Austro-Hungarian Albatros Aces of World War I

Published: January 29th, 2013     
Author: Paolo Varriale
Reviewed by: Brian R. Baker - IPMS# 43146
ISBN #: 978-1-84908-748-3
Other Publication Information: Softcover, 96 pages, 85 black and white photos, 36 color drawings, numerous charts
Price: $22.95
Product / Stock #: Aircraft of the Aces 110
Product provided by: Osprey Publishing


The Austro-Hungarian Army Air Service operated various types of aircraft during their combat operations against the Italians, Russians, Rumanians, and Albanians, and for the most part their equipment was not particularly state-of-the-art. On the Italian side, while some Italian designs were used, many of the aircraft they faced were the latest designs from France and Britain, some flown by British pilots. The Austrians never had adequate resources to prosecute the war in the first place as their aviation industry had been neglected before the war, resulting in only limited successes. They operated on a shoestring and did remarkably well, considering their limited resources.

However, the Germans provided the Austrians with a number of modern Albatros D.II and D.III fighters, and also licensed the production of the D.III by Oeffag, an Austrian firm. The Oeffag D.III product was somewhat redesigned, which resulted in a plane that was stronger and better-performing that their German counterparts. A total of 49 pilots became aces flying the 586 Oeffag-built Albatros D.III fighters produced in Austria during the war.

For the modeler, the Oeffag-produced Albatros differed from the German version in the contours of the cowling, while other Albatros fighters simply flew without spinners. Building a model of one of these aircraft should be easy, either using one of the Eastern European kits currently in production or using an older Airfix or Revell kit, at least in 1/72 scale.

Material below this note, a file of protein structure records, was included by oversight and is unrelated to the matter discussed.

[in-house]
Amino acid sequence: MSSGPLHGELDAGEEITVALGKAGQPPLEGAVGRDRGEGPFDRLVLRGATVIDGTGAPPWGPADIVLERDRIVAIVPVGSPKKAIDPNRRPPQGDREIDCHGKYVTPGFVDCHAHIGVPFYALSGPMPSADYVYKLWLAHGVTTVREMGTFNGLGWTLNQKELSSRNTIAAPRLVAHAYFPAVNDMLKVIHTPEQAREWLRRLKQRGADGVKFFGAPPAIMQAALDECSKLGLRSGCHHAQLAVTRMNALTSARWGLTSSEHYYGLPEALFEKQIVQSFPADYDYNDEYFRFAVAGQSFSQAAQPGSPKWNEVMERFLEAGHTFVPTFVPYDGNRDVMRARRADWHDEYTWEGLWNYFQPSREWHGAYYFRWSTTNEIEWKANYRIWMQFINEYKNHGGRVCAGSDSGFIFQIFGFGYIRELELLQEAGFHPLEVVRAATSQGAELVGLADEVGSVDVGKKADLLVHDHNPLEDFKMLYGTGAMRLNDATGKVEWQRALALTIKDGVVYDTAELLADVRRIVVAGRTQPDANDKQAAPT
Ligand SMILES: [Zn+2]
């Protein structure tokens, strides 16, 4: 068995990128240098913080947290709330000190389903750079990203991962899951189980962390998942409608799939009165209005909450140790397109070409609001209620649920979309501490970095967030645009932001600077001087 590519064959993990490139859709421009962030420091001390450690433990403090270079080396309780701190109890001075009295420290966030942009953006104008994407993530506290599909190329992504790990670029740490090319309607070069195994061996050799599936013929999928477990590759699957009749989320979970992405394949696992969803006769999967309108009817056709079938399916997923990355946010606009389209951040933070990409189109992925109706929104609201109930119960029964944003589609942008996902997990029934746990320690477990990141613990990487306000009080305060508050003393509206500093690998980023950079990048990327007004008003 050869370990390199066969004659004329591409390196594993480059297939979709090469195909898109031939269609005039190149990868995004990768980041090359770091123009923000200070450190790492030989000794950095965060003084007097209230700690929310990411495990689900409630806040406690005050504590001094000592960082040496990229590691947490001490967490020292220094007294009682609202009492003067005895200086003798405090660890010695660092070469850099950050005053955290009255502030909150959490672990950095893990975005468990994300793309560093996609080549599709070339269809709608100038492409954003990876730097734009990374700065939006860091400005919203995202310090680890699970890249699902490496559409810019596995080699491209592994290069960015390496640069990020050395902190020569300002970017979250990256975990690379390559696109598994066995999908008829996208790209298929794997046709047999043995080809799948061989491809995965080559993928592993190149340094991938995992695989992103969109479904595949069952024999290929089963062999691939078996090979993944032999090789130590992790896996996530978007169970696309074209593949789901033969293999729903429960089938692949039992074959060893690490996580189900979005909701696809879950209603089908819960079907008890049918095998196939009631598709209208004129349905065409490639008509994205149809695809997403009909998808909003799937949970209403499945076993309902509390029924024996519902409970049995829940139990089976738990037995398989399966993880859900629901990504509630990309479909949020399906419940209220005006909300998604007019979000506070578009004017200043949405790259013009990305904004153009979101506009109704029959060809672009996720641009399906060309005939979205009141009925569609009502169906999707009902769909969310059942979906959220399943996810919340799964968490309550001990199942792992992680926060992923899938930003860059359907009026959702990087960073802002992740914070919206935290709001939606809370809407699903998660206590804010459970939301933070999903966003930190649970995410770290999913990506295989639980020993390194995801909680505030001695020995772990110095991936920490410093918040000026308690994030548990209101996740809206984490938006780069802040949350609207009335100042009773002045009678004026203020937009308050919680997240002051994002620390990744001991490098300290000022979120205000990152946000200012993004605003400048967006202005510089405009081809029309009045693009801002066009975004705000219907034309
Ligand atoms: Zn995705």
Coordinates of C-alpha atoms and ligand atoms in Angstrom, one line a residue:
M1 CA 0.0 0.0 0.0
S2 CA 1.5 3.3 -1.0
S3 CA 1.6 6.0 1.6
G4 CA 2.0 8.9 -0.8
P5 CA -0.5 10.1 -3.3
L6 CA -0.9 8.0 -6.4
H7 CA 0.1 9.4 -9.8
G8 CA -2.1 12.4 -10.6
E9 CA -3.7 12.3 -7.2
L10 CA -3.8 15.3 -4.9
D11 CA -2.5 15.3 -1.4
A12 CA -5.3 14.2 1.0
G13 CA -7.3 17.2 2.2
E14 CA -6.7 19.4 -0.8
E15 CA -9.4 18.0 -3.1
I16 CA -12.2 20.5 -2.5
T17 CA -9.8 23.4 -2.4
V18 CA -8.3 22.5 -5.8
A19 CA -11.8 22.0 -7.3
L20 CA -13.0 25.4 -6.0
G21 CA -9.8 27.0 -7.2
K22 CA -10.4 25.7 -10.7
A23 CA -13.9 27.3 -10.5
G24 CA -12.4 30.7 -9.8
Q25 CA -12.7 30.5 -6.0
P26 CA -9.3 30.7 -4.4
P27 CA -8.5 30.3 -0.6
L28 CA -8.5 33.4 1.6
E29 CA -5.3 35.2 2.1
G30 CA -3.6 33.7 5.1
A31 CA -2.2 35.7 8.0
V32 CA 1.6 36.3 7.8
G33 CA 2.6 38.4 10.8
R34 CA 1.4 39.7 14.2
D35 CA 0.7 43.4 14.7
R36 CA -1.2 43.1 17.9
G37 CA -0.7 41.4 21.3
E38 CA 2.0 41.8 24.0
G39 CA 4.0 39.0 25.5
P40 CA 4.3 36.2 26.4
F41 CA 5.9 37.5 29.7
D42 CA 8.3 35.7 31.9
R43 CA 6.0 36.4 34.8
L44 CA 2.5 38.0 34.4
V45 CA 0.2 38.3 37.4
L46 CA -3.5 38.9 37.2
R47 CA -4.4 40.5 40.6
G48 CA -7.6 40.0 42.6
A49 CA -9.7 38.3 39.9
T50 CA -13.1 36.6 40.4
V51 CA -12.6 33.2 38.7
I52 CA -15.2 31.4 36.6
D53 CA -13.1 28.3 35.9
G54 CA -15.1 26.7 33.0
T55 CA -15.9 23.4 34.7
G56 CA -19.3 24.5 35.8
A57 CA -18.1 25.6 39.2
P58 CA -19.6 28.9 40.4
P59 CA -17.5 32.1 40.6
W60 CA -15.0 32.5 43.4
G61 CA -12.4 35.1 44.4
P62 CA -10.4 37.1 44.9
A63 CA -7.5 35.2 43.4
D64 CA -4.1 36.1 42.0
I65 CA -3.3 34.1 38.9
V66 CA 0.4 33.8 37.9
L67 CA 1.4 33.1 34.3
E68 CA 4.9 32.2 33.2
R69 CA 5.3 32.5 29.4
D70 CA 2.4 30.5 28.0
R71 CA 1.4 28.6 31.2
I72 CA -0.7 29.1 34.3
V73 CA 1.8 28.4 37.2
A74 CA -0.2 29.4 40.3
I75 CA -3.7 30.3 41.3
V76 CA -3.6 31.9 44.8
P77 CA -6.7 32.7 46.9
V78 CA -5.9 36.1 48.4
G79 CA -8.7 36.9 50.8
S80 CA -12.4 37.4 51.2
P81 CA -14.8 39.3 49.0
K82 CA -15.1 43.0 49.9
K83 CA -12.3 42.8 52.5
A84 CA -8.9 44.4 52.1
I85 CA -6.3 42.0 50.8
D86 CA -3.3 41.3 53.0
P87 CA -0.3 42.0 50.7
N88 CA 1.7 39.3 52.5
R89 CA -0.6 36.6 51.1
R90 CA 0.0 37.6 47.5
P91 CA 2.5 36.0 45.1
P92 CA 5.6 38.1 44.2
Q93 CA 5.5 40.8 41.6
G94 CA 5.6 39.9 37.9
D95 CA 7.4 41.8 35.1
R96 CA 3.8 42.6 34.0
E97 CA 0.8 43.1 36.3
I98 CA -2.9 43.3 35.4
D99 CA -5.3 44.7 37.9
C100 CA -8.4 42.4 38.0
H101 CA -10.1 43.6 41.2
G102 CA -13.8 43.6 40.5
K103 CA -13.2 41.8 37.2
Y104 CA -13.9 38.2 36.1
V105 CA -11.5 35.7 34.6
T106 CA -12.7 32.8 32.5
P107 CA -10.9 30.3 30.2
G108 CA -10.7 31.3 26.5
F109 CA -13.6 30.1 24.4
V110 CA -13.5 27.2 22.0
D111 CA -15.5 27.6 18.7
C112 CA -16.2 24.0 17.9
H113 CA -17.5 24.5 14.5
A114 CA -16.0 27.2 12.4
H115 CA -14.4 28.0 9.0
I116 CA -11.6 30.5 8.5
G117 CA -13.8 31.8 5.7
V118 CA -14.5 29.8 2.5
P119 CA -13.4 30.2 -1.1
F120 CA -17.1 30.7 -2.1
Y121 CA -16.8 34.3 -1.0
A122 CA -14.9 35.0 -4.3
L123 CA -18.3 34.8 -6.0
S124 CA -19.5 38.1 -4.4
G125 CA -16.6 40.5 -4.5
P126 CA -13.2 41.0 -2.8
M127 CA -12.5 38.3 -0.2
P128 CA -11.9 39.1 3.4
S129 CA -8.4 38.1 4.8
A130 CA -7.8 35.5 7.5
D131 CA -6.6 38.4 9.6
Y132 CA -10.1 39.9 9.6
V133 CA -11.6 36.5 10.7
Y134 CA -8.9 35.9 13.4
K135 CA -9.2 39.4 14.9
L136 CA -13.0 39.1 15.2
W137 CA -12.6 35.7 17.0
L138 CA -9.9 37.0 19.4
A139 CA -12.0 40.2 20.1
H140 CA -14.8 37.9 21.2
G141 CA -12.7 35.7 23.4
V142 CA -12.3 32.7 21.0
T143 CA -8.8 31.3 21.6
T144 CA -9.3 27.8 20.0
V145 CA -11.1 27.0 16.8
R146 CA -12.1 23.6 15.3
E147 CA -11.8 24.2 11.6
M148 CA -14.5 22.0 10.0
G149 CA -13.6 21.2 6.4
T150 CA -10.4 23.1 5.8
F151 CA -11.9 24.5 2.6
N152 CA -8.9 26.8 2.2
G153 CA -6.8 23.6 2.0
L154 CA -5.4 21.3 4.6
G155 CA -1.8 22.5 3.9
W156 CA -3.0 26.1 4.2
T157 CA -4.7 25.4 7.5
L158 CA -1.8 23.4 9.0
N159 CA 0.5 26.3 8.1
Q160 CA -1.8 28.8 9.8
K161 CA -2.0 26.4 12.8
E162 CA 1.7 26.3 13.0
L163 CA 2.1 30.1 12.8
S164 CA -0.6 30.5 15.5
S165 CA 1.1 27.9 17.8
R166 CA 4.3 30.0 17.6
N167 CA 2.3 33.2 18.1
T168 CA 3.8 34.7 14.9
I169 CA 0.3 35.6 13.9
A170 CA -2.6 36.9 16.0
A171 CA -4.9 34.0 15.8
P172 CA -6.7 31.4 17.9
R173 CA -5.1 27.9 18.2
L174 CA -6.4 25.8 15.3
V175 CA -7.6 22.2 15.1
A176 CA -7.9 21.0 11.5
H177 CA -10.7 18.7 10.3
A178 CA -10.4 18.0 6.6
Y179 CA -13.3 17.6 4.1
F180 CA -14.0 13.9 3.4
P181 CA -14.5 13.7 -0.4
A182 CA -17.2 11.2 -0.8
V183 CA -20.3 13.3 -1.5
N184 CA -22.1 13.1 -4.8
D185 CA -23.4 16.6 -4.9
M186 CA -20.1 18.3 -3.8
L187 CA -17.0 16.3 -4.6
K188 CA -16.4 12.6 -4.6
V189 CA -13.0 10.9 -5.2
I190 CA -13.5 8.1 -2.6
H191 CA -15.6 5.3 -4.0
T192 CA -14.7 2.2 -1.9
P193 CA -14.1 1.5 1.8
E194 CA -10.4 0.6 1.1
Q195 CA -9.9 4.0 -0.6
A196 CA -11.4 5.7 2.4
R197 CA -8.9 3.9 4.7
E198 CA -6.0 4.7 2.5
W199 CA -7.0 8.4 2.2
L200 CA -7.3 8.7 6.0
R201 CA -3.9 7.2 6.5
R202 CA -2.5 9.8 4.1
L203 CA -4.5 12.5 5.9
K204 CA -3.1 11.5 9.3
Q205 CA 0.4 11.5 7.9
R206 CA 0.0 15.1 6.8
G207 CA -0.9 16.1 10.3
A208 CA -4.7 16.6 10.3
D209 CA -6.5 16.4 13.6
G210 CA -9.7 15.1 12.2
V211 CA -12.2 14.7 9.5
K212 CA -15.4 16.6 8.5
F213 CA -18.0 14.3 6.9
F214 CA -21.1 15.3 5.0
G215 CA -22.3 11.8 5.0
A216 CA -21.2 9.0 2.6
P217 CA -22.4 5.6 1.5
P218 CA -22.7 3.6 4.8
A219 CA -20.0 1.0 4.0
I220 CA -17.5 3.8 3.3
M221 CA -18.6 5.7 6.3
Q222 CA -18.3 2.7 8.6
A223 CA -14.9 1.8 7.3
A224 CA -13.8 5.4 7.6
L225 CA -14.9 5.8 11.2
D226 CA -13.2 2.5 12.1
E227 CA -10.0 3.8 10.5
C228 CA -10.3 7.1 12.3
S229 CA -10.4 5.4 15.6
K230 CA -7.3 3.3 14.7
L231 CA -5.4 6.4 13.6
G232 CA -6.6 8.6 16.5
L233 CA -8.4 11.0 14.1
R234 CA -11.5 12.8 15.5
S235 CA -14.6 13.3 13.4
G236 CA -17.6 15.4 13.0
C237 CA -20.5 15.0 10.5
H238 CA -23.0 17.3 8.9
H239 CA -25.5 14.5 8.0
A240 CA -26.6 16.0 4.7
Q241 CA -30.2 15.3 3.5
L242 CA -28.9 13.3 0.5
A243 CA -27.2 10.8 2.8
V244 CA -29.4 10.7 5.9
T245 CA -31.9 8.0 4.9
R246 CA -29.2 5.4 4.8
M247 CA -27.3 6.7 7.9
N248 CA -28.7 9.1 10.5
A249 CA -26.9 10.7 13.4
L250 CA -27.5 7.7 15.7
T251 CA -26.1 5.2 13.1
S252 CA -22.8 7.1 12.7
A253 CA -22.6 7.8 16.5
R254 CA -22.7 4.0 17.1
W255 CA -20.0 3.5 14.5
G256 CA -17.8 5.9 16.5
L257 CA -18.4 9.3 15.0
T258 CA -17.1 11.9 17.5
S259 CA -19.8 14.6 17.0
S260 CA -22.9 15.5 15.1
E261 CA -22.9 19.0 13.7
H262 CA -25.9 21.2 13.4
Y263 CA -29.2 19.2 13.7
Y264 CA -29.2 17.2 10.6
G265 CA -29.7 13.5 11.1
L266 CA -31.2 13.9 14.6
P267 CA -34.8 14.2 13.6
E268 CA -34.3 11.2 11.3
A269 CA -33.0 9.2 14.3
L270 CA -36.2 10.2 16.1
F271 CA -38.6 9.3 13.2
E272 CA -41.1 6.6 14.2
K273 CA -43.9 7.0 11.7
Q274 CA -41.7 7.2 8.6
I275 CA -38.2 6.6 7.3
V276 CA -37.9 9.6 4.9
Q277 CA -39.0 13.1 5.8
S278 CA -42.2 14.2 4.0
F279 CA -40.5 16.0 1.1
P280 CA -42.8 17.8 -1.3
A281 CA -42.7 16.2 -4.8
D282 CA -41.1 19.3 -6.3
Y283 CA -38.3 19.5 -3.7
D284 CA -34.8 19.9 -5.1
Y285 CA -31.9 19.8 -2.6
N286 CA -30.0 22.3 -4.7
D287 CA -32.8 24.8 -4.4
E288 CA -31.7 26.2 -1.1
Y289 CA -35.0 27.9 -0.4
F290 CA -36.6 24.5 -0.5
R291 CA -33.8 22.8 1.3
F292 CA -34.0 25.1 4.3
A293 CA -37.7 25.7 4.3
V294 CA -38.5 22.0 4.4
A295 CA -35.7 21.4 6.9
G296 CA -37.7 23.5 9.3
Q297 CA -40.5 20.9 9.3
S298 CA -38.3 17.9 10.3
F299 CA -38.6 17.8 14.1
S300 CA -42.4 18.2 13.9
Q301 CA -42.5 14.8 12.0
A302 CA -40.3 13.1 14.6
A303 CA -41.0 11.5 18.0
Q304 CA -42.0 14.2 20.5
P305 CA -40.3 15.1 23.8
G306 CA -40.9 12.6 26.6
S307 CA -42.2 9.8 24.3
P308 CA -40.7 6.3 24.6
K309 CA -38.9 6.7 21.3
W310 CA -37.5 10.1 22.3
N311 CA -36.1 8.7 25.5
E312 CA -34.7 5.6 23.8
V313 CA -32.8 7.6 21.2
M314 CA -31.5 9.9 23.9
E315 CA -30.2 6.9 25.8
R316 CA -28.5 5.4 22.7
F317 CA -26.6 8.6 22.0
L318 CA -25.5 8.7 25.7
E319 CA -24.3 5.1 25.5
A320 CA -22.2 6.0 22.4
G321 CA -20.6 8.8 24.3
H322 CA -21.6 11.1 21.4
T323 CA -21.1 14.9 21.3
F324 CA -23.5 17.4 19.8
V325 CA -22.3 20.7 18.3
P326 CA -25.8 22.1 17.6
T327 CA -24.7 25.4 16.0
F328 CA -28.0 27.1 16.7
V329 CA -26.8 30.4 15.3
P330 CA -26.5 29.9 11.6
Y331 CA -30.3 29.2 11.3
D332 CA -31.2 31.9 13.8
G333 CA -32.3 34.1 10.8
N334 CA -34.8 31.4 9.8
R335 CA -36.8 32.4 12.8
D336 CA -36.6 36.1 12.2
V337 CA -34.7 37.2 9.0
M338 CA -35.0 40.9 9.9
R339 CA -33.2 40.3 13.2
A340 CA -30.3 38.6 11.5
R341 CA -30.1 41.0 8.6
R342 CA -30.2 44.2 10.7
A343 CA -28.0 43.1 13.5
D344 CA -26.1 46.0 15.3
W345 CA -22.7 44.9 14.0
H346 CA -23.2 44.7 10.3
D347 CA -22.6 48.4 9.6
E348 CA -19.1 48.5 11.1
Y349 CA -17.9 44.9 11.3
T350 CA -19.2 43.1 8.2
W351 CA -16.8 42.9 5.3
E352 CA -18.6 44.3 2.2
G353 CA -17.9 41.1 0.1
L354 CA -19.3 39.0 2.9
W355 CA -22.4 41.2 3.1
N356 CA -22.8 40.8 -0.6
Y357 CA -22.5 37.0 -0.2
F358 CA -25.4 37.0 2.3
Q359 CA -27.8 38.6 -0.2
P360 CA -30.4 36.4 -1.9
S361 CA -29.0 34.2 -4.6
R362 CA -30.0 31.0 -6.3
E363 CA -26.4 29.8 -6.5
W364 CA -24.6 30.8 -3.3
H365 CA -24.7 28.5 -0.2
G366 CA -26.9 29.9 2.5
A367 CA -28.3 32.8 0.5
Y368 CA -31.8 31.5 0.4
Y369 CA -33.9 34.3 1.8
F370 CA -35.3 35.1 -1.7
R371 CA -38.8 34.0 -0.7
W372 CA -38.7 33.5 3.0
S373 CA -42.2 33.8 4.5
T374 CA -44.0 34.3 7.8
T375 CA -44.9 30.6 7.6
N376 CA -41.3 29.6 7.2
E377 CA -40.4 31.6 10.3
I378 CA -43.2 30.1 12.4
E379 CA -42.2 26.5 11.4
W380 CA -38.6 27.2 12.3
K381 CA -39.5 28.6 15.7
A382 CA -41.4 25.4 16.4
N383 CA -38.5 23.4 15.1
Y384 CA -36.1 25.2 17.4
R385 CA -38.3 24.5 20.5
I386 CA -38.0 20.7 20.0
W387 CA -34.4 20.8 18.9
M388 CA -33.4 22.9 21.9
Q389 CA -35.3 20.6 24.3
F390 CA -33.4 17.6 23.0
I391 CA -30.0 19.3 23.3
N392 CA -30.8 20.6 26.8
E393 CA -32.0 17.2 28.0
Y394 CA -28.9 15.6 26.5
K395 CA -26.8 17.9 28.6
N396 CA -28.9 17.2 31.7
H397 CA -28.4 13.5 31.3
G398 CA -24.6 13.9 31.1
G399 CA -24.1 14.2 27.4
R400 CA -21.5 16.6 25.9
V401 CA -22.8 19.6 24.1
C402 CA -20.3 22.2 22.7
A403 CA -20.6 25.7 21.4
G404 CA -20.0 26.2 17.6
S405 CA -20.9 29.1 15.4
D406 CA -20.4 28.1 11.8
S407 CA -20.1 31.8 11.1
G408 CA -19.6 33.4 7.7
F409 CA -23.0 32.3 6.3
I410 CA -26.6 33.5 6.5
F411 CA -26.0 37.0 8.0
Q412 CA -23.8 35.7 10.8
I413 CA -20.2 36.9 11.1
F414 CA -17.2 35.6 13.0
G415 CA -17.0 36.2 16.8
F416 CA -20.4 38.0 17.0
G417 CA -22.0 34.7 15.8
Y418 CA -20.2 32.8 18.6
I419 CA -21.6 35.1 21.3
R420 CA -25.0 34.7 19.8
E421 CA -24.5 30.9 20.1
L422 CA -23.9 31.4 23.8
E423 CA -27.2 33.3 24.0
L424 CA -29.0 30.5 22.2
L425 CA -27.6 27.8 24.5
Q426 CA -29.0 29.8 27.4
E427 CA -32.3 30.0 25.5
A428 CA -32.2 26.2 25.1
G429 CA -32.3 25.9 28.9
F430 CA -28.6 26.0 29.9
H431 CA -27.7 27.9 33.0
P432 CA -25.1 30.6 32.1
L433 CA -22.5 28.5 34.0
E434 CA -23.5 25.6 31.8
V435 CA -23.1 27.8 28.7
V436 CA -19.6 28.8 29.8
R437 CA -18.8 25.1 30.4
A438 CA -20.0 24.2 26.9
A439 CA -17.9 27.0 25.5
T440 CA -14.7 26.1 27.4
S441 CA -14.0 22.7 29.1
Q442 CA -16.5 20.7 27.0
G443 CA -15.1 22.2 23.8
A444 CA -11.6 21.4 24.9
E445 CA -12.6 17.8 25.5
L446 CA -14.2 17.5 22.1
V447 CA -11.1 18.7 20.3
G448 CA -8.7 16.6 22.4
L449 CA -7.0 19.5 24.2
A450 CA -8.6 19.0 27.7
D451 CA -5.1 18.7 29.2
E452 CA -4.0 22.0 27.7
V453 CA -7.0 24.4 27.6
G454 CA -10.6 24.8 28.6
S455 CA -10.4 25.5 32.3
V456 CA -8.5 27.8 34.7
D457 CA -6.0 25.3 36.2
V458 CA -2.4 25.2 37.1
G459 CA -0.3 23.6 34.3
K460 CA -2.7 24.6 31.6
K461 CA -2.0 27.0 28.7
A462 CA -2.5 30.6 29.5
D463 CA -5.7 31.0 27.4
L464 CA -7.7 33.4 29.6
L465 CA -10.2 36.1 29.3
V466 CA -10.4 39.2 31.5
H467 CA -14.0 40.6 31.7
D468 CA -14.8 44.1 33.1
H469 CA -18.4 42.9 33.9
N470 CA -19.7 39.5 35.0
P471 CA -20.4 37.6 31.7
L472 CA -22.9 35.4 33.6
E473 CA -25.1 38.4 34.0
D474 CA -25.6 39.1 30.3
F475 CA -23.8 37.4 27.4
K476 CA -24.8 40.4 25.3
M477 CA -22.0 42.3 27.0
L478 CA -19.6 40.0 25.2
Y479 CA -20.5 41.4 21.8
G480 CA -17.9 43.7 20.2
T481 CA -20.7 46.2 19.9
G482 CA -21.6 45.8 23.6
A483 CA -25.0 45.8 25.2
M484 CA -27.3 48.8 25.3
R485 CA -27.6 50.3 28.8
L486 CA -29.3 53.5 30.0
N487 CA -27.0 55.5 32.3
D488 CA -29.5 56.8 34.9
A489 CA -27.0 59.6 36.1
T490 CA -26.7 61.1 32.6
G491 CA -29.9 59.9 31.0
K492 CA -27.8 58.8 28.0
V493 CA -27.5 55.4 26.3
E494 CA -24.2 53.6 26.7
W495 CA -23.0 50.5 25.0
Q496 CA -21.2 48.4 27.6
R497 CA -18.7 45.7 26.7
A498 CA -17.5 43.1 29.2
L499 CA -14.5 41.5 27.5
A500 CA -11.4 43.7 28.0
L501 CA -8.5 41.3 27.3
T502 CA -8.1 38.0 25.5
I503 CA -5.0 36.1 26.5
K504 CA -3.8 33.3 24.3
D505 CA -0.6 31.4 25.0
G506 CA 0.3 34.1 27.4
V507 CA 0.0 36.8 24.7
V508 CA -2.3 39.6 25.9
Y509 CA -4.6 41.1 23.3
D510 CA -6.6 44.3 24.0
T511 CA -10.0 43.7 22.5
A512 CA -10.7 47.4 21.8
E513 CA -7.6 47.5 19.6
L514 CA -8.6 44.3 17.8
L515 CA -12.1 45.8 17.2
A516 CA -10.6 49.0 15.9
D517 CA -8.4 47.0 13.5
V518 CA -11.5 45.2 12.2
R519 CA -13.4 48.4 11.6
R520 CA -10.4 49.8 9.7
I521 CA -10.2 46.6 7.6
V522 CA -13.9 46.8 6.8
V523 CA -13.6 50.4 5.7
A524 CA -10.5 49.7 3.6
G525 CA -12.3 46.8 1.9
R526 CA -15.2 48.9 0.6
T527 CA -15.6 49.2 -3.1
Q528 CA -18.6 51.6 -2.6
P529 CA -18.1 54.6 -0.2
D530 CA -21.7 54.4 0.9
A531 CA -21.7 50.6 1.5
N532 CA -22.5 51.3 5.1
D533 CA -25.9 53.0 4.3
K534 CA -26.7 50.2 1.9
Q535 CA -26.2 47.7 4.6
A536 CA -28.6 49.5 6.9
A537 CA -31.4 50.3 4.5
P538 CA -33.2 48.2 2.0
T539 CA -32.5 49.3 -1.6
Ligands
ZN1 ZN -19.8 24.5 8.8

The Book

This book relates the story of the Austrian pilots who managed, given their disadvantages, to score victories against enemy aircraft during the course of the war. It begins by giving the backgrounds of the conflict, along with the organizational and technological challenges the Austrians faced. The author provides a lot of statistical data, including orders of battle at particular times during the war, along with general accounts of the military campaigns and their impact on the air war. Each regional conflict is treated separately, and a very interesting chapter involves the aftermath, describing what happened to some of these individuals postwar. As Austria-Hungary was broken up after the war, many of these pilots wound up in Germany, Hungary, Poland, and other countries, where they pursued aviation or other careers. A few even became members of the Luftwaffe at the beginning of World War II.

The author includes color profile drawings of 28 Albatros D.III fighters flown at various times by Austro-Hungarian aces. Four plan views are included, and there are extensive descriptions of these aircraft in the end listing. The modeler should find a wealth of information on a subject that has not been well covered to date. My only disappointment was that the author mentions a replica Albatros D.II being build and flown in Germany, but neglected to provide a photo of it in the book. Nor are there any line drawings of the aircraft, as there are in other Osprey books, although the color drawings provide enough information of modelers.


For anyone interested in aviation during World War I, this book fills an important gap in the coverage of that conflict. It follows the usual high quality we have come to expect from Osprey, and is certainly worth having. Highly recommended.

Thanks to Osprey Publishing and IPNMS/USA for the review sample and the hours of reading enjoyment.

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